Being Asian and Filipino, it was so challenging to talk about my mental health, particularly due to the stigma in my family and community. As a college professor currently visiting the United States (but who was raised in the Philippines, a dominantly Catholic country), I observed from a young age how mental health issues, such as depression, were frequently correlated to a lack of faith or weak emotions. This belief prevailed despite numerous initiatives in the country to fight against stigma. This kept me from exploring mental health issues and even dealing with my own. I knew in myself that there was something wrong with my mental health, and I kept it in for more than seven years out of fear that I might be ridiculed, discriminated against, or questioned, especially considering my position as a professor. I decided not to seek help, but as I began to see how some of my students suffered from the same situations, I realized that mental health education in the Philippines is vital. This prompted me to write a dissertation on language use and mental health for my Ph.D.
When I went to the United States for my Fulbright scholarship, I studied communication and education politics at Gonzaga University. My eyes began to open to the social injustices in the country, which made me think about the mental health situation of my fellow Asians. If mental health stigma was a struggle for me in the Philippines, it was much more of a battle for Asian college students with cultural and faith perspectives of mental health, who also had to deal with casual encounters of discrimination and hate in the U.S.
I was so glad to then learn about Active Minds and its Emerging Scholars Fellowship. They allowed me to research my fellow Asians’ experiences in Spokane, WA, as they dealt with culture-based mental health stigma and discrimination. This opportunity also allowed me to further my interest in applied linguistics, specifically in language and mental health. With the support of the Scattergood Foundation, I found another purpose through my research.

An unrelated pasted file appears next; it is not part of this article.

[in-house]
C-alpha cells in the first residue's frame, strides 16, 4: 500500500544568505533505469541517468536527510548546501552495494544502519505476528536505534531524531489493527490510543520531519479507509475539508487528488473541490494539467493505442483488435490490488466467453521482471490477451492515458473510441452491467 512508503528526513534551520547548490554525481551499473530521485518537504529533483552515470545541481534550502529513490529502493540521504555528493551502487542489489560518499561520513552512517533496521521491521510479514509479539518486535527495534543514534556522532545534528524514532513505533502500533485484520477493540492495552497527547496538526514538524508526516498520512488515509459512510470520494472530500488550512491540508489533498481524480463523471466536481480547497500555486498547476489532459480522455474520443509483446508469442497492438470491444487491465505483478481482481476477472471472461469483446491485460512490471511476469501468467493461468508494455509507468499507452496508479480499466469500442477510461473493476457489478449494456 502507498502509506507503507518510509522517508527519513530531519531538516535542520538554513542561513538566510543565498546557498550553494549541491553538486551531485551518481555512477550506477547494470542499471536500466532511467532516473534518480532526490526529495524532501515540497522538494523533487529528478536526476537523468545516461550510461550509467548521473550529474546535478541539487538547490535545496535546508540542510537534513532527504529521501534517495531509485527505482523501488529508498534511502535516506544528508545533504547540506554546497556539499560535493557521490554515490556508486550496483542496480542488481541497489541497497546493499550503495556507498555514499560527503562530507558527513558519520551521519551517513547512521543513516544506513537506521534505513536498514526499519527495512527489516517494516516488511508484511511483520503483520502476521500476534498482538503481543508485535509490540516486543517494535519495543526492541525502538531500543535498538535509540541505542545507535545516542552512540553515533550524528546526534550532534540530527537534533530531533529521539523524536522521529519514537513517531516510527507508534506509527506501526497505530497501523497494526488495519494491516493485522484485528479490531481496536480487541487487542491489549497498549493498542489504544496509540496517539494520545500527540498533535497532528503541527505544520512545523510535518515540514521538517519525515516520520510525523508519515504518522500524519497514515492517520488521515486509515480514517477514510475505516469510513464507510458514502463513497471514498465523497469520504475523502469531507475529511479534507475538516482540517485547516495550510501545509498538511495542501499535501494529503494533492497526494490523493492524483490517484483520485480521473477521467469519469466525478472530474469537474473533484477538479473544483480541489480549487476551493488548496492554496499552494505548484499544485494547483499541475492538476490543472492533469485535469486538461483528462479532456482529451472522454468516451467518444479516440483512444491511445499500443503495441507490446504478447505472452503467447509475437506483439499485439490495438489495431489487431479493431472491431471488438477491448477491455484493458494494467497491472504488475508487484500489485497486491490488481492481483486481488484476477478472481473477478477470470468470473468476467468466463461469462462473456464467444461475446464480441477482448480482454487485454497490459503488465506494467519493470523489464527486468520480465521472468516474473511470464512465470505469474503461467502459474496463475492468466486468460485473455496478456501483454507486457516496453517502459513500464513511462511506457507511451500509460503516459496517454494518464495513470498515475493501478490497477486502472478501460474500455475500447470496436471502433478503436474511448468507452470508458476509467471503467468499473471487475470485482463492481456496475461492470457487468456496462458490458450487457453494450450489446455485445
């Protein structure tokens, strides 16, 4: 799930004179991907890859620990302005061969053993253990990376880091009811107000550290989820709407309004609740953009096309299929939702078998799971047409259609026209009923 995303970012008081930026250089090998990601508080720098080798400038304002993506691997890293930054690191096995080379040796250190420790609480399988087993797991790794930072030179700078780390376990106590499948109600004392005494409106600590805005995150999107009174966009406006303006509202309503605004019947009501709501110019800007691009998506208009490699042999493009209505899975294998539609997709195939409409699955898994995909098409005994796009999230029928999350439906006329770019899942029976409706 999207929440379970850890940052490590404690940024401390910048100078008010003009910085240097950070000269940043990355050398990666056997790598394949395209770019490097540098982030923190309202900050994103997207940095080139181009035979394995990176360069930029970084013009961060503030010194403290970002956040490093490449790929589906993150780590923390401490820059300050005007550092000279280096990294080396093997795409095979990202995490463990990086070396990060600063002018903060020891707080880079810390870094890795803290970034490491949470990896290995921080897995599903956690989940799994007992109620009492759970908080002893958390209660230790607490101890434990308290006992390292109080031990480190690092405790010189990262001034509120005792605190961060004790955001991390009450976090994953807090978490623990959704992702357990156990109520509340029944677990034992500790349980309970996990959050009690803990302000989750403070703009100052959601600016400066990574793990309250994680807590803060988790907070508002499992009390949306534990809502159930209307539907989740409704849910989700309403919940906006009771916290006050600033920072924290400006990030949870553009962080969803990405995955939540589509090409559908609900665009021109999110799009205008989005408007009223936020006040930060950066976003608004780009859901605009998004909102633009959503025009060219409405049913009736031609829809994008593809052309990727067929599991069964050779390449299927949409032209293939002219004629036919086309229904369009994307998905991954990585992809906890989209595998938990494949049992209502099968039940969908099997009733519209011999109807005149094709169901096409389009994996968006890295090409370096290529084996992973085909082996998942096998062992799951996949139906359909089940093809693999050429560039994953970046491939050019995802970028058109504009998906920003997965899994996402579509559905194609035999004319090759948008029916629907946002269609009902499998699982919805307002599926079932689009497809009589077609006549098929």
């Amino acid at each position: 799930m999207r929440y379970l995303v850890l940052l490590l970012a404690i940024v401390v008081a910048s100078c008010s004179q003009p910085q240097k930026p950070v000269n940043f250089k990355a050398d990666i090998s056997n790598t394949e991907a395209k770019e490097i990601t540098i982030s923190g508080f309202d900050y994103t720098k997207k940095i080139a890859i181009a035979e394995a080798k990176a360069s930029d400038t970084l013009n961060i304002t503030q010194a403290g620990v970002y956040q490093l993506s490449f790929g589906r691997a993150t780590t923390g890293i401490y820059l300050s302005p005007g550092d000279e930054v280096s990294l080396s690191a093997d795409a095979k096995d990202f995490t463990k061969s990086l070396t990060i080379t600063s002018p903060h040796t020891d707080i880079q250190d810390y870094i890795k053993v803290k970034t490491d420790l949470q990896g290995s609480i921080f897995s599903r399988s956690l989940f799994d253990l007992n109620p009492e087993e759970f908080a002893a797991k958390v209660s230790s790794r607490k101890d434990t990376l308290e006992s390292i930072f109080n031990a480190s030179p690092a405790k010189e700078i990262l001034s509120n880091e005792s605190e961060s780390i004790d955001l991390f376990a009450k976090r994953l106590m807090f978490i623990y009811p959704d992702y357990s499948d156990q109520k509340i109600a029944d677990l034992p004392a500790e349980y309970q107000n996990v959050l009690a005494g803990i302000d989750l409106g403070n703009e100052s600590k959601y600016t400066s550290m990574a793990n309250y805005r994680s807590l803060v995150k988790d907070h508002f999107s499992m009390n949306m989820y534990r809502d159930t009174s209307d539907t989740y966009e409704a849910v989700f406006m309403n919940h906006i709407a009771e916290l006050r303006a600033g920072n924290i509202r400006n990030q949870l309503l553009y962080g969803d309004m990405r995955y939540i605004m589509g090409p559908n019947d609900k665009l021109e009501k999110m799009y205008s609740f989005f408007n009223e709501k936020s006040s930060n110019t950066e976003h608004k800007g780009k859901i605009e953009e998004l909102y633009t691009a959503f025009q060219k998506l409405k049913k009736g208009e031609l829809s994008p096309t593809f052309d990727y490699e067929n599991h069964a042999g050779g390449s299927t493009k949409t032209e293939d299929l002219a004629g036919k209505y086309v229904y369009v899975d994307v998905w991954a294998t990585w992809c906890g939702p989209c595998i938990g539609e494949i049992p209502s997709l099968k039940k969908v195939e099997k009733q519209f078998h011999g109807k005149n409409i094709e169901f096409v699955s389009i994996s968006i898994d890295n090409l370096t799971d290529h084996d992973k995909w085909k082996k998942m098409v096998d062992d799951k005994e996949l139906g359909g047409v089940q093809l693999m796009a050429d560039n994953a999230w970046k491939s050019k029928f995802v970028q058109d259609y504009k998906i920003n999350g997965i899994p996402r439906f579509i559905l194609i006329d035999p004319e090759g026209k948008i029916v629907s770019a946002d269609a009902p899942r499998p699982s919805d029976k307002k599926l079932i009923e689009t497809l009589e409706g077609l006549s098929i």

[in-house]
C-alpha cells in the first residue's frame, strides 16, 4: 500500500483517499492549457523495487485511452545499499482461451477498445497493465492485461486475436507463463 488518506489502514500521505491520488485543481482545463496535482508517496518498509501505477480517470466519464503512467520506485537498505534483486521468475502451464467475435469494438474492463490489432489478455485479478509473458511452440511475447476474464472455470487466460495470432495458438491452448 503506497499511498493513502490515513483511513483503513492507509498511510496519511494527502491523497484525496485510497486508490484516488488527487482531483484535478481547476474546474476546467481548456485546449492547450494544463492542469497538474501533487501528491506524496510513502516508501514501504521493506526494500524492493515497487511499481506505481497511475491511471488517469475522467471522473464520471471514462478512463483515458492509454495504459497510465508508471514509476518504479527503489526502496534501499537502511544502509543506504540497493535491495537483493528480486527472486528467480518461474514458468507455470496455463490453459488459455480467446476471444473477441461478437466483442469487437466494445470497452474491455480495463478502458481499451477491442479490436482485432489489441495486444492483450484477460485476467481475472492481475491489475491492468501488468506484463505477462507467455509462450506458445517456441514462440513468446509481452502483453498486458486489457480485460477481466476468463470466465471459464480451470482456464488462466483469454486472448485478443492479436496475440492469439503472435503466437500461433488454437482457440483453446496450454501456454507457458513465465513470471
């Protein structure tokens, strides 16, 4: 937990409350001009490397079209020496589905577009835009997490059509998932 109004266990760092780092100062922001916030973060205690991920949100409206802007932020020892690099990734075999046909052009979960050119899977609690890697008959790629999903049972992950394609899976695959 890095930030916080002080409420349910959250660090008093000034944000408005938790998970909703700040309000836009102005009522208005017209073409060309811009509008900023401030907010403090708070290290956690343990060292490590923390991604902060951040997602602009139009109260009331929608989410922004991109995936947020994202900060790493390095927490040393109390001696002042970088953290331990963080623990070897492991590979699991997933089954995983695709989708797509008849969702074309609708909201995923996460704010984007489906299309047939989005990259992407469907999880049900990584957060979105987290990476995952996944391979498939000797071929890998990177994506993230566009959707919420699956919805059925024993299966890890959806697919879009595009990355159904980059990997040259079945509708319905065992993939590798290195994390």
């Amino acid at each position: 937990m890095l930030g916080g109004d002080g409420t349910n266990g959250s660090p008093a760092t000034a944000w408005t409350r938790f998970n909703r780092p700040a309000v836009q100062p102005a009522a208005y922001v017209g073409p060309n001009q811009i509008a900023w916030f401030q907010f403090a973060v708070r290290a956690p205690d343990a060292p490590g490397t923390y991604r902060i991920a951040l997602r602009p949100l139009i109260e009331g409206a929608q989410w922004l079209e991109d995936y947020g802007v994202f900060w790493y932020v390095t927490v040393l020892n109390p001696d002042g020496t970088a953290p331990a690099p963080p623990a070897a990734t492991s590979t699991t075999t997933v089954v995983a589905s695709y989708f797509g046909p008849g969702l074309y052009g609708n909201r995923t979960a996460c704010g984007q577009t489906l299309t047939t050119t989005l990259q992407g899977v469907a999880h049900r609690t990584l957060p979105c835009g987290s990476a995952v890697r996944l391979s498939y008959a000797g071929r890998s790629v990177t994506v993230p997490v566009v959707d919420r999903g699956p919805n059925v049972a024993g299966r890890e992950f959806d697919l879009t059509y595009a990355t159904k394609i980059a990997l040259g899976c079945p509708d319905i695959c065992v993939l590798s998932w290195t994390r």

In my search for further information, I discovered that Asian Americans, Pacific Islanders, and Native Americans are usually excluded from conversations about race and racism. Research by Hall and Yee (2012) found that Asian Americans utilize mental health services the least among racial groups. In a community that is dominantly White (more than 80 percent), with Asian communities comprising less than 3 percent of the population, as of 2022, I needed to study the Asian communities in Spokane.
My project, “Communication, Discrimination, and Mental Health: Asians in Focus,” examined Asian/Asian American college students’ mental well-being and encounters with discrimination and mental health stigma and explored the role of language and communication in fighting these. Using the survey method and narrative analysis, I studied the well-being and experiences of 14 Asian/Asian American college students.
The important findings of this project include the following:
- Worries, anxiety, lack of focus, and agitation characterize the participants’ mental well-being. They also expressed difficulties in relaxing in stressful situations.
- As for their everyday experiences of discrimination, most participants expressed that some people from other racial groups think they are better than Asians, so sometimes, they experience threats or harassment. They are also treated with less respect and courtesy.
- Participants also experienced mental health stigma, so they did not talk much about their mental illness. Nevertheless, they believe that people with mental health conditions can still significantly contribute to society.
- Most participants also shared that they use language and communication to educate people about mental health and to express themselves when needed. However, a few of the participants also narrated that they prefer walking away rather than confronting people.
- Asian and Asian American college students also expressed how their experiences of discrimination usually come from friends and strangers in public, while their experiences of mental health stigma typically come from their families.
My goal is to keep writing research papers and publishing them in reputable international journals to continue disseminating information about the role communication and language play in fighting mental health stigma and discrimination against Asians and Asian Americans. After completing this fellowship and my Fulbright scholarship, I am confident to start more initiatives in the Philippines and influence other applied linguists to conduct more studies focusing on communication, language, mental health, and discrimination.